Preservation of egg and egg products from microbial spoilage

Eggs are a highly nutritious food that contains proteins, minerals, fats, iron, phosphorus vitamins (A, B, D, E, and K) needed by human beings. The fully mixed egg contains about 65% water, 12% proteins, and 11% fat. These various nutrient contents present in eggs make it an excellent source for bacterial microflora, including pathogenic bacteria. Thus, various preservation methods are used to eliminate the growth of spoilage-causing microorganisms.

Eggs are a low-carb food, providing less than 1 gram of carbohydrate in one large egg. They have a tiny amount of sugar and no fiber. Eggs are a good source of high-quality, complete protein. Most of it is found in the egg white: There are 4 to 5 grams protein, 17 calories, and virtually no fat in a single large egg white. Egg whites are also a good source of leucine, an amino acid that may help with weight loss.

Eggs provide important vitamins and minerals. They contain vitamin D (important for the absorption of calcium), phosphorus, vitamin A (for healthy vision, skin, and cell growth), and two B-complex vitamins that your body needs to convert food into energy. Eggs are also a very good source of riboflavin, selenium, and choline. Choline supports memory and mood.

Eggs also contain antioxidants such as lutein and zeaxanthin, which are beneficial for eye health and may protect against age-related macular degeneration.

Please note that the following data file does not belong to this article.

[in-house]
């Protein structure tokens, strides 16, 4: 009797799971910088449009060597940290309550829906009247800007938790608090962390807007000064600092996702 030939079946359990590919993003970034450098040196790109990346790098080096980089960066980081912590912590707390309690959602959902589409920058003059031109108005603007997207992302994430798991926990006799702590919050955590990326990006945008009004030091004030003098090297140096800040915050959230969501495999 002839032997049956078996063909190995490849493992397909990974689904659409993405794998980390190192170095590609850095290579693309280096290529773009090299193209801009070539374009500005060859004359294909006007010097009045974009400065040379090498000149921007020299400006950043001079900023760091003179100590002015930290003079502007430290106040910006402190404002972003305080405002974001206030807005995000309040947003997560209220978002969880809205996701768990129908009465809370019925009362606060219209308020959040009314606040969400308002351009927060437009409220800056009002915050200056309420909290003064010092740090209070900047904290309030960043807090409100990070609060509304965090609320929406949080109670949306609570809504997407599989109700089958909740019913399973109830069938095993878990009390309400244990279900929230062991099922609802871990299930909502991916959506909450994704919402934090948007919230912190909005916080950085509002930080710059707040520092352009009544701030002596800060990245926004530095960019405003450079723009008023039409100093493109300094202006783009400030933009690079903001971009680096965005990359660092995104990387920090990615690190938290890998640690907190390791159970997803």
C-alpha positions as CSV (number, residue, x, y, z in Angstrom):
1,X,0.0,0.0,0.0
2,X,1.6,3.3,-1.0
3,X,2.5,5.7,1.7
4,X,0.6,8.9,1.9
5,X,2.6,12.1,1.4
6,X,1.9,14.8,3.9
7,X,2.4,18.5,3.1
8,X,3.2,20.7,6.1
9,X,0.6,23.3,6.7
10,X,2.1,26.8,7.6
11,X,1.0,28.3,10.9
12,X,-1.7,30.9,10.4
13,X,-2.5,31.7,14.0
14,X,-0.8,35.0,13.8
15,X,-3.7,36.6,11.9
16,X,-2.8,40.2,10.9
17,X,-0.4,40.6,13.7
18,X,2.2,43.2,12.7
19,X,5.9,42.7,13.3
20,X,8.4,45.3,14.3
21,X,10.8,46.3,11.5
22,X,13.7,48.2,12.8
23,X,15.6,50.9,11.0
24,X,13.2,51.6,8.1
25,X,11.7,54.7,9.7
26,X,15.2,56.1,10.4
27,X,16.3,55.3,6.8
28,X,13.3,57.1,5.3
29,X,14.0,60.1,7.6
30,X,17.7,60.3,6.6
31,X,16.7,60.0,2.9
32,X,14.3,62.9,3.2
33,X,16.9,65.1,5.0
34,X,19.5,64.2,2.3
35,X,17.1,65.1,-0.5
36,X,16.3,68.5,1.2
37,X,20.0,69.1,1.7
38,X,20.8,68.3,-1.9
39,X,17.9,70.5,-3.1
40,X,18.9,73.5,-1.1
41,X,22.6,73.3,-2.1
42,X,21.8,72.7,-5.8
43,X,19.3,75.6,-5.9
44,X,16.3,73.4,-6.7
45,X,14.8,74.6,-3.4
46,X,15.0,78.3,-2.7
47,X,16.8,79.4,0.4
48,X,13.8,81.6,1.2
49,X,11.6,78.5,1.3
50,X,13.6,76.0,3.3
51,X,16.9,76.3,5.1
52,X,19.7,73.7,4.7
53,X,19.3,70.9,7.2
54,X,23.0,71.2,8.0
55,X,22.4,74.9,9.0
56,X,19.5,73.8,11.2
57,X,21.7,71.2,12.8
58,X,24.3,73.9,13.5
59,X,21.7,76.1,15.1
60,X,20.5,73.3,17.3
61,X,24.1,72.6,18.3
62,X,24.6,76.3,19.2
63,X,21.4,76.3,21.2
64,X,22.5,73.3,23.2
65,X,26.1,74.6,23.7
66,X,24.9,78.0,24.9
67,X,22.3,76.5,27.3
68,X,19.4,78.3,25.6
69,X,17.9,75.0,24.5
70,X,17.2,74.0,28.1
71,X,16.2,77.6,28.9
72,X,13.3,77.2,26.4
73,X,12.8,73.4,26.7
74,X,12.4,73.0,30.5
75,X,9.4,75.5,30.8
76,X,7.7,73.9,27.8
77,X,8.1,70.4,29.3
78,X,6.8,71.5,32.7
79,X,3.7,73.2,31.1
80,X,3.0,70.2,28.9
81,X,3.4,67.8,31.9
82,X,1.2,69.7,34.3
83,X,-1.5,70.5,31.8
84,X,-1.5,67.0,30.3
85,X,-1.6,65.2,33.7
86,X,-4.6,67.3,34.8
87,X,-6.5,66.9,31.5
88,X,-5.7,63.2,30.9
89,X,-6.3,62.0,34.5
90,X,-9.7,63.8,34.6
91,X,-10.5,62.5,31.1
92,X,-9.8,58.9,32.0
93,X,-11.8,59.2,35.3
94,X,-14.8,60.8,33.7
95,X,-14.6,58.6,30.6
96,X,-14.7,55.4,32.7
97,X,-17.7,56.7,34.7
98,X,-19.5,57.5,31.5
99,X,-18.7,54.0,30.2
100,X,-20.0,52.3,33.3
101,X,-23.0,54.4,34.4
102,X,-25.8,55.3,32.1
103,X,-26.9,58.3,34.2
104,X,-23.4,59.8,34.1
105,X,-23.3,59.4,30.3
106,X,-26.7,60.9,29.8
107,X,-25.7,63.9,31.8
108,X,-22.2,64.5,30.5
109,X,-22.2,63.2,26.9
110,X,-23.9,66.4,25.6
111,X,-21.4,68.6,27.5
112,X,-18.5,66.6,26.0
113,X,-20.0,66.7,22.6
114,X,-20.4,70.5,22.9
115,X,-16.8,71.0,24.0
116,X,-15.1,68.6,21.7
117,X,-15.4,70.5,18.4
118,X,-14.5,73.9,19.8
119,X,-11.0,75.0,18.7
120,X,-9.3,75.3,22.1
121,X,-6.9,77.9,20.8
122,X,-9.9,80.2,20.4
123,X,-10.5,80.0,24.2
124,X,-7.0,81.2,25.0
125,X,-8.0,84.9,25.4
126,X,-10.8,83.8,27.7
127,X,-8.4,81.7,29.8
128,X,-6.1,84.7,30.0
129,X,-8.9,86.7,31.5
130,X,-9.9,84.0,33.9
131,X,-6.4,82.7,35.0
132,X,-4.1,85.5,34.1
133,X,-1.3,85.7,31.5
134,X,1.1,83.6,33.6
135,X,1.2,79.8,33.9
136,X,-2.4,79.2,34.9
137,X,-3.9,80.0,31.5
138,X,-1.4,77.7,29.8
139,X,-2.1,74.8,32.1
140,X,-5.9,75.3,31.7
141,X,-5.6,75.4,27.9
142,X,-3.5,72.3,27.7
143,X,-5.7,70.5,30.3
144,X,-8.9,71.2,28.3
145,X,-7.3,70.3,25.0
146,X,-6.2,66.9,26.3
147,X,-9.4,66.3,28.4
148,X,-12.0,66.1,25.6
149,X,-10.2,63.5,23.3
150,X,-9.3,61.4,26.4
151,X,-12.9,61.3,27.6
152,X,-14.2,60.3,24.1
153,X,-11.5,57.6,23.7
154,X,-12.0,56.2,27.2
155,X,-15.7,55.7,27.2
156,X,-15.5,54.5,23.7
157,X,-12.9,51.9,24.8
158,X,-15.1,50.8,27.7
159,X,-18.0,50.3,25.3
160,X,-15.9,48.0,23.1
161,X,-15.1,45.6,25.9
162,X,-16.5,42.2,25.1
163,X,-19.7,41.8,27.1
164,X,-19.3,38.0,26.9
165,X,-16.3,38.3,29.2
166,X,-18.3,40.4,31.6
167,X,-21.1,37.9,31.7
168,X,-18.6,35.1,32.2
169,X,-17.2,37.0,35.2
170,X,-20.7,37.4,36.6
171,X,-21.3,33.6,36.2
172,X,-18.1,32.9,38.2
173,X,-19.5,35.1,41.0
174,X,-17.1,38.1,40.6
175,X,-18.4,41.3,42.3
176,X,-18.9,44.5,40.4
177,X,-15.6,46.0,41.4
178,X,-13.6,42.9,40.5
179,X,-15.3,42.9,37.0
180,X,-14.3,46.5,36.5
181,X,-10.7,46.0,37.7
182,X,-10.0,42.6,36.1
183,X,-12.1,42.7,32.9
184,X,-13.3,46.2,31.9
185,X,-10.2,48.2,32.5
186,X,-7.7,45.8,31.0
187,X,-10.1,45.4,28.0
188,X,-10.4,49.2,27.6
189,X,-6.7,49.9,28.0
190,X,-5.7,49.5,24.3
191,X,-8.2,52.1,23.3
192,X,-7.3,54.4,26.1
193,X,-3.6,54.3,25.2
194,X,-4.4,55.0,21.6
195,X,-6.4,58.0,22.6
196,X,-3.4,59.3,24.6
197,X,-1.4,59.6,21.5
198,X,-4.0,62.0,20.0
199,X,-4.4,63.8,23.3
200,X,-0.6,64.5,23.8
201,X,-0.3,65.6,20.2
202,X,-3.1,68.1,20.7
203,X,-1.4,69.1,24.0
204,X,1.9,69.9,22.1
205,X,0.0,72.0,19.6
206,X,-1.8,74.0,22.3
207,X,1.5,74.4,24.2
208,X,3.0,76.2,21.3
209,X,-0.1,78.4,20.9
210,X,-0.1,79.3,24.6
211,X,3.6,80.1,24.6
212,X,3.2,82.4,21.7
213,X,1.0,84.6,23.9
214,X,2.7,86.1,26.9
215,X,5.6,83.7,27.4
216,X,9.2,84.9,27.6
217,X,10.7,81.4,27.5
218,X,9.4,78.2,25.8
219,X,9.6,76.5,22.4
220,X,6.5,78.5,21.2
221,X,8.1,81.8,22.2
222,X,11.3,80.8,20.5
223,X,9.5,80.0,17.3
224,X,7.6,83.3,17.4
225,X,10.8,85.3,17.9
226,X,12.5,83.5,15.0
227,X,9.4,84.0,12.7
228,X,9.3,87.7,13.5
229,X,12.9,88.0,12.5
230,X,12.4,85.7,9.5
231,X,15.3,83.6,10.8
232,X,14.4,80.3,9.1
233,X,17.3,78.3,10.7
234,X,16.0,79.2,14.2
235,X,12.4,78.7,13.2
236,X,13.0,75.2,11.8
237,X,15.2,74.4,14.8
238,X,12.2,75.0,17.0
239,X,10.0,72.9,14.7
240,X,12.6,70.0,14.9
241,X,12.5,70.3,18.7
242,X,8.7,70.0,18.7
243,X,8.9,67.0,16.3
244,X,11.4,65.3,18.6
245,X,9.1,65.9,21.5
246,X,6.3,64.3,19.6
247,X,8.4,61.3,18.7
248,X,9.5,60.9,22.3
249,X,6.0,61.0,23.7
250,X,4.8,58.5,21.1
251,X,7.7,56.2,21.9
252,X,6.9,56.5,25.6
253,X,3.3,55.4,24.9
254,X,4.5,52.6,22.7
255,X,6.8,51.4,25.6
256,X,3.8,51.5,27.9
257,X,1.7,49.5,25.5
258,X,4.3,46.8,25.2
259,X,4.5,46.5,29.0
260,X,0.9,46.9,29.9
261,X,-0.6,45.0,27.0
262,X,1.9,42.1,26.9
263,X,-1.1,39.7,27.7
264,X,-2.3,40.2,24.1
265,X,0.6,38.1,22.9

While eggs do contain saturated fat, they also provide both polyunsaturated fat and monounsaturated fat, which are considered "good" fats because they have been shown to be helpful in lowering your LDL or "bad" cholesterol and boosting heart health. The American Heart Association recommends limiting saturated fats to about 13 grams per day if you typically consume about 2,000 calories daily.

Research on moderate egg consumption in two large prospective cohort studies (nearly 40,000 men and over 80,000 women) found that up to one egg per day is not associated with increased heart disease risk in healthy individuals. However, people who have difficulty controlling their total and LDL cholesterol may also want to be cautious about eating egg yolks and instead choose foods made with egg whites. The same is true for people with diabetes.

Given their high nutritional value and potential health benefits, eggs are a valuable food to include in a balanced diet. However, eggs are also highly perishable and susceptible to microbial contamination. Therefore, proper handling and preservation methods are essential to ensure the safety and quality of eggs and egg products.